Ricky Gervais' Extras goes down well with critics

LONDON – Ricky Gervais' eagerly anticipated new comedy vehicle 'Extras' received mixed reviews on its debut last night, dubbed brilliant and darker, but not as good as the multi-award winning 'The Office'.

The first episode featured comedy actor Ben Stiller, playing himself, as the first of a number of Hollywood guest stars.

Reviews of the first show ranged from an underwhelmed Times calling it mildly amusing, to an enthusiastic Metro, which hailed it as "a brilliantly observed, character-based sitcom".

Last night's episode featured Stiller as an over-the-top director of a movie zbout the civil war in Bosnia in the 1990s. During filming, Stiller would pep talk the actors and extras, reminding them of his multi-million dollar box office pulling power.

The Independent said that best moments in 'Extras' were the ones that were least like The Office, and particularly the ones that dealt with the weirdness of the film business.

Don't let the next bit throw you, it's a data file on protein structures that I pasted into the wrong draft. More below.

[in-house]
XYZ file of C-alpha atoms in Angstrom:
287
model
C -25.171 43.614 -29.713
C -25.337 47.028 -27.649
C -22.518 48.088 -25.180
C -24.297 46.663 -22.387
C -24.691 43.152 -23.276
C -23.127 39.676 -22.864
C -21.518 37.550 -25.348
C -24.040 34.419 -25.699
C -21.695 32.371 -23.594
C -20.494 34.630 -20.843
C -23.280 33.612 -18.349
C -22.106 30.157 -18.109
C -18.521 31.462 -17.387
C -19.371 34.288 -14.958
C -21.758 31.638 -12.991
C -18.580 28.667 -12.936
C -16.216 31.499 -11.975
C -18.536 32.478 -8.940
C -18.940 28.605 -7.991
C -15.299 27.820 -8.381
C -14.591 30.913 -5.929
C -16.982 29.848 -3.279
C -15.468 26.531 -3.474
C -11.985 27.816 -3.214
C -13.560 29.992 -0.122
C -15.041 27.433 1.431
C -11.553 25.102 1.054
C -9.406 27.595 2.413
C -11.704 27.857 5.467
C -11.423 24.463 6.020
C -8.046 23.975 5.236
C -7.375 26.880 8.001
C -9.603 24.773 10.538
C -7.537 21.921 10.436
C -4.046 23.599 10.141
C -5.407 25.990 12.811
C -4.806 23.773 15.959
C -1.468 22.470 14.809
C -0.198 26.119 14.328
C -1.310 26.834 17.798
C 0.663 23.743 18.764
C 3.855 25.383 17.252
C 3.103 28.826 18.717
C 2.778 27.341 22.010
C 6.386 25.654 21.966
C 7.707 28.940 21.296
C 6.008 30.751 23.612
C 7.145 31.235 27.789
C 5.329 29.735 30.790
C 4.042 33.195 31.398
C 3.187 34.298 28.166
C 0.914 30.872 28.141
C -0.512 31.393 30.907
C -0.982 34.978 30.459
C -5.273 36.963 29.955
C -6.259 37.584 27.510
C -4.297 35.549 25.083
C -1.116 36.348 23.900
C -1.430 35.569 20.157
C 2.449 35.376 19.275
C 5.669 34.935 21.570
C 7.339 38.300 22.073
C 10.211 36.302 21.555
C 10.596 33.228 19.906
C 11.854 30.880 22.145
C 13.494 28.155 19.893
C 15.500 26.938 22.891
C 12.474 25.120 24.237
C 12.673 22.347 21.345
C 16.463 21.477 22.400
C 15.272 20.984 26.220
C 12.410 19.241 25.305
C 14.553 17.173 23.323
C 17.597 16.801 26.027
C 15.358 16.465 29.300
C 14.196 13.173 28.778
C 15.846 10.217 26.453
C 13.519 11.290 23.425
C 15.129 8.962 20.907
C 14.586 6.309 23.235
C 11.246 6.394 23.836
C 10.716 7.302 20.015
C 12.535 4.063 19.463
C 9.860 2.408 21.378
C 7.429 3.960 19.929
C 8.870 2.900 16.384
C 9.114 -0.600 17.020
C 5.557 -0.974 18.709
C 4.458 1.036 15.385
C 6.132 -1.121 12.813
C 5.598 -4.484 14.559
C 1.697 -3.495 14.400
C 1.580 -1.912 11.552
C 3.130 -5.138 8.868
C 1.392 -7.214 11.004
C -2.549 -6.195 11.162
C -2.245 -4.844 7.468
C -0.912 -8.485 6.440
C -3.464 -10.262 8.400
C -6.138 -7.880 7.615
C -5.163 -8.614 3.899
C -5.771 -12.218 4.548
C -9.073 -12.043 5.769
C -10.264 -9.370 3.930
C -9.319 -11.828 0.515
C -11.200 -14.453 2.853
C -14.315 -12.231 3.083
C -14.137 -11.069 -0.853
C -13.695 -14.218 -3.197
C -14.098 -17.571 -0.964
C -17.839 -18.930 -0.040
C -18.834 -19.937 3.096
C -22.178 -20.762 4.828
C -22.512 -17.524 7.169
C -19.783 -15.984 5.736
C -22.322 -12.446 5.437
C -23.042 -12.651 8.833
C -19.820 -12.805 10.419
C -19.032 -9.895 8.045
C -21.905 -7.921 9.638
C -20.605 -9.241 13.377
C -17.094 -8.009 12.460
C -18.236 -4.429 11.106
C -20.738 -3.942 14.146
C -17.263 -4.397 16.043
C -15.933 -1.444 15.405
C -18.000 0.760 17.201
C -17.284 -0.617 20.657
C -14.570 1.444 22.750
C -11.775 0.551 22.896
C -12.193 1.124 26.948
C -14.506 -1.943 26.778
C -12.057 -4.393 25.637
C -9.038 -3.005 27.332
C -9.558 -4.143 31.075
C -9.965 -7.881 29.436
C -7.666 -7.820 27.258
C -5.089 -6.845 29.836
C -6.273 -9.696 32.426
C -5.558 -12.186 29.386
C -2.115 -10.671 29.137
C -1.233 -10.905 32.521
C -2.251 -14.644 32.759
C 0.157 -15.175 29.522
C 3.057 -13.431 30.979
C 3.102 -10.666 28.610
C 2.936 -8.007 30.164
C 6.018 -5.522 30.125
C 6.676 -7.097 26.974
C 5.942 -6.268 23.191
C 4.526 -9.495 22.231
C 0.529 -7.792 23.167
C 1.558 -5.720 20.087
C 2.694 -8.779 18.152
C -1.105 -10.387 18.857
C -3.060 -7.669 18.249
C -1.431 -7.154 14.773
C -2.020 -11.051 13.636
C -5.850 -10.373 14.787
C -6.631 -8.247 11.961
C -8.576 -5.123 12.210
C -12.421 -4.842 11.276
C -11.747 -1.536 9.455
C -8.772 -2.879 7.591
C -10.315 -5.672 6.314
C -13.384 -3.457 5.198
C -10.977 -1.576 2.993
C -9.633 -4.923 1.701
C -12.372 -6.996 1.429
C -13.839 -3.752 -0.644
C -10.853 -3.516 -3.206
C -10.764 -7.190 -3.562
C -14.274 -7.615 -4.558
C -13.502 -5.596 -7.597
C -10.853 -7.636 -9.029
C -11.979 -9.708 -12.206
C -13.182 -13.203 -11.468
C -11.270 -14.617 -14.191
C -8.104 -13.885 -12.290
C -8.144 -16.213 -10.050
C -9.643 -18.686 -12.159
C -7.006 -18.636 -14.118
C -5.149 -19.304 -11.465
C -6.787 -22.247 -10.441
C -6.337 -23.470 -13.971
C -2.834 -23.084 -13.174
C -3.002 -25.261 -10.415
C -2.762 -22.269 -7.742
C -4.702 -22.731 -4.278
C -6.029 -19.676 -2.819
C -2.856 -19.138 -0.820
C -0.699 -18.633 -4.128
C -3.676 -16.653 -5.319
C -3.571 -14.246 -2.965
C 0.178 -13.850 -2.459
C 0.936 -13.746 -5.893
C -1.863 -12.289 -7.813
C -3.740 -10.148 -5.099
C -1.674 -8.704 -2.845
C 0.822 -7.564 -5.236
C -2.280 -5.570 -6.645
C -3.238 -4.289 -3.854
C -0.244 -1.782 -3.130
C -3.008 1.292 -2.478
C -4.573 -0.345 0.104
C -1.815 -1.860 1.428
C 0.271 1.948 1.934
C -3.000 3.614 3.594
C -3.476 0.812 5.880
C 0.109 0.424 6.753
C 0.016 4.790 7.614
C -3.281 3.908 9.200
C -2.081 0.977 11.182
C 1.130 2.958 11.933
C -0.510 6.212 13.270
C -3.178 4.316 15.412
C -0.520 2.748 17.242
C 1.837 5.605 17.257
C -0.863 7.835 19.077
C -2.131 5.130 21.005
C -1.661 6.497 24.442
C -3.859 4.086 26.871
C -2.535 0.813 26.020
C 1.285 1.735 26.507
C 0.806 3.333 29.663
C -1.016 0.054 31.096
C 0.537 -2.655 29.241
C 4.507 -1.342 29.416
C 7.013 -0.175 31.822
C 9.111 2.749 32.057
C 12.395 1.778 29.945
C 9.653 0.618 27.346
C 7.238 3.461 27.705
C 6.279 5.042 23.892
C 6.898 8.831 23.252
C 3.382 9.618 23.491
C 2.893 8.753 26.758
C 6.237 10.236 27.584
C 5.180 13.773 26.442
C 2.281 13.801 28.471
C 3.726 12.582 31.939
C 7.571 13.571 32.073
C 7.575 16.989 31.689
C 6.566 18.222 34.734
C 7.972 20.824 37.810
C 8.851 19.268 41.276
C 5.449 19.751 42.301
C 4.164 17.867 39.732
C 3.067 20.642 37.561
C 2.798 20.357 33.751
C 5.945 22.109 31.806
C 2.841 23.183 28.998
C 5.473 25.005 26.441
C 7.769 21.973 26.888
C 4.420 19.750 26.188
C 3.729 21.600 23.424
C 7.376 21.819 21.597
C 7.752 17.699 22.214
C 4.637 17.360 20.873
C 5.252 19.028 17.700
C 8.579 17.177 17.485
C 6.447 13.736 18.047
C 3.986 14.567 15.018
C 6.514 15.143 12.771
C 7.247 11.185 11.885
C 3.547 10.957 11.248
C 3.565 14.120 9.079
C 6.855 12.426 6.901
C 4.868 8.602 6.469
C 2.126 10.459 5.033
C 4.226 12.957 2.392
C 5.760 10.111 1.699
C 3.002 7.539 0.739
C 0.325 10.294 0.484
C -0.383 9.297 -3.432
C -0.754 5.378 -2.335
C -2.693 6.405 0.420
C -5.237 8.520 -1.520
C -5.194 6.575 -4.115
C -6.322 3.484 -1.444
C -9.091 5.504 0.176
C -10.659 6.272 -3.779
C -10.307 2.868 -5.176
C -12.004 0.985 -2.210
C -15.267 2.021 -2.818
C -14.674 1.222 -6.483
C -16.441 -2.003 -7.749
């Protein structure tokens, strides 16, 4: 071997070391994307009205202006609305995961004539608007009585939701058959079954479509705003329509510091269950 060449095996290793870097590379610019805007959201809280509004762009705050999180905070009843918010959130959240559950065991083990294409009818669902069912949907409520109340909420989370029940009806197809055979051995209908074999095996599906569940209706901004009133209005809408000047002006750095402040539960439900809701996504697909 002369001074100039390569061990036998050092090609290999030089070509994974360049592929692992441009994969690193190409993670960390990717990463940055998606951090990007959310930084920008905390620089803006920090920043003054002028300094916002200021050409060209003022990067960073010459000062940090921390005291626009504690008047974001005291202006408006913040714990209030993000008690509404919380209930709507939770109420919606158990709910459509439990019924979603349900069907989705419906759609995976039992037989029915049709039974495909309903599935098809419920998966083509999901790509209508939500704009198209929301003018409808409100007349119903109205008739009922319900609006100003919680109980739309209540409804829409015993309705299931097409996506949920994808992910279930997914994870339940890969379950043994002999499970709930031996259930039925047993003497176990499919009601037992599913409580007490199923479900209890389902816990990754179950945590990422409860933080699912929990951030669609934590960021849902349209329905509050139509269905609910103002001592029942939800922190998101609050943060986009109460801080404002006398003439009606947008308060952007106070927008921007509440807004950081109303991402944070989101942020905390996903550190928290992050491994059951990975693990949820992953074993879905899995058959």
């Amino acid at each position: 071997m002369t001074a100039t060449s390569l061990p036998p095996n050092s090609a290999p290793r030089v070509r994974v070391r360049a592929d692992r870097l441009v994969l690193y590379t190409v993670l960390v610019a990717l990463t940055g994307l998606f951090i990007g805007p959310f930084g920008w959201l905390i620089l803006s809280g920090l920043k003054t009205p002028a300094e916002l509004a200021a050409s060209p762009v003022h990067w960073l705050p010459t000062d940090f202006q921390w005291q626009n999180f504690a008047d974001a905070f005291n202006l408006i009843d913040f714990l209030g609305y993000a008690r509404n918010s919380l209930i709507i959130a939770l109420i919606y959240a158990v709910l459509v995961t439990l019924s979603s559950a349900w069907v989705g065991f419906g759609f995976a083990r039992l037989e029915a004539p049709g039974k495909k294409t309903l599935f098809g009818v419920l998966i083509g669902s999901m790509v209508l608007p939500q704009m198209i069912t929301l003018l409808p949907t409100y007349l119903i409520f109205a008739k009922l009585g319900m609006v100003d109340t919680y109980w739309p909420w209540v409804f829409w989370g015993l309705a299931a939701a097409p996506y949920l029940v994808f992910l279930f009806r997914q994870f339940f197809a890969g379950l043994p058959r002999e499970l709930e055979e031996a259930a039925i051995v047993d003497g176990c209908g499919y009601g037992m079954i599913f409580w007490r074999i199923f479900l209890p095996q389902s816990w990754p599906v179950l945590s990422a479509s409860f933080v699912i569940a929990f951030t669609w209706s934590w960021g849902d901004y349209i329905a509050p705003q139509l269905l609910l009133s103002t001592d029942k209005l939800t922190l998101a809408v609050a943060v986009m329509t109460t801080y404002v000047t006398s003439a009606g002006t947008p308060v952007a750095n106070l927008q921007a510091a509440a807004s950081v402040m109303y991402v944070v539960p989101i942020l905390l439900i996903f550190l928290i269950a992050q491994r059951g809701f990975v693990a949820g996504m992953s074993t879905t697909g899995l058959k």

"Like the scene where Andy's woman friend, Maggie, an extra in a painfully sincere Bosnian civil war flick, tried to flirt with the assistant producer, oblivious to the bullet hole painted on her forehead," the Indie said.

The Metro was one of the most effusive in its praise, calling 'Extras' brilliantly observed and saying it had Seinfield-esque tangents, quoting Gervais lines such as  "Never go out with a man whose wife has been murdered. You can't compete".

"Simple test of any great comedy: you want to rush straight down the pub and quote the best bits. Let's just say in the case of Extras, you'd have to quote the whole show," the Metro said.

The Times said tha while 'Extras' did not disappoint, because disappointment, it said would suggest an expectation of dazzlement.

"Instead the ever watchable Ricky Gervais debuts his new character Andy Millman in an episode that manages to be not much less -- but also not much more – than amusing throughout."

The Financial Times said that comparisons with 'The Office' were inevitable and said that the latest creation was not not in the same league as its predecessor

"Most importantly it lacks the plot and character development that made The Office so perfect," the FT said.

The Daily Mail said that Gervais has come up with an even darker variation on the man labouring under the delusion that he is cut out for better things.

"Whether he has really found a whole new voice, it is too early to tell."

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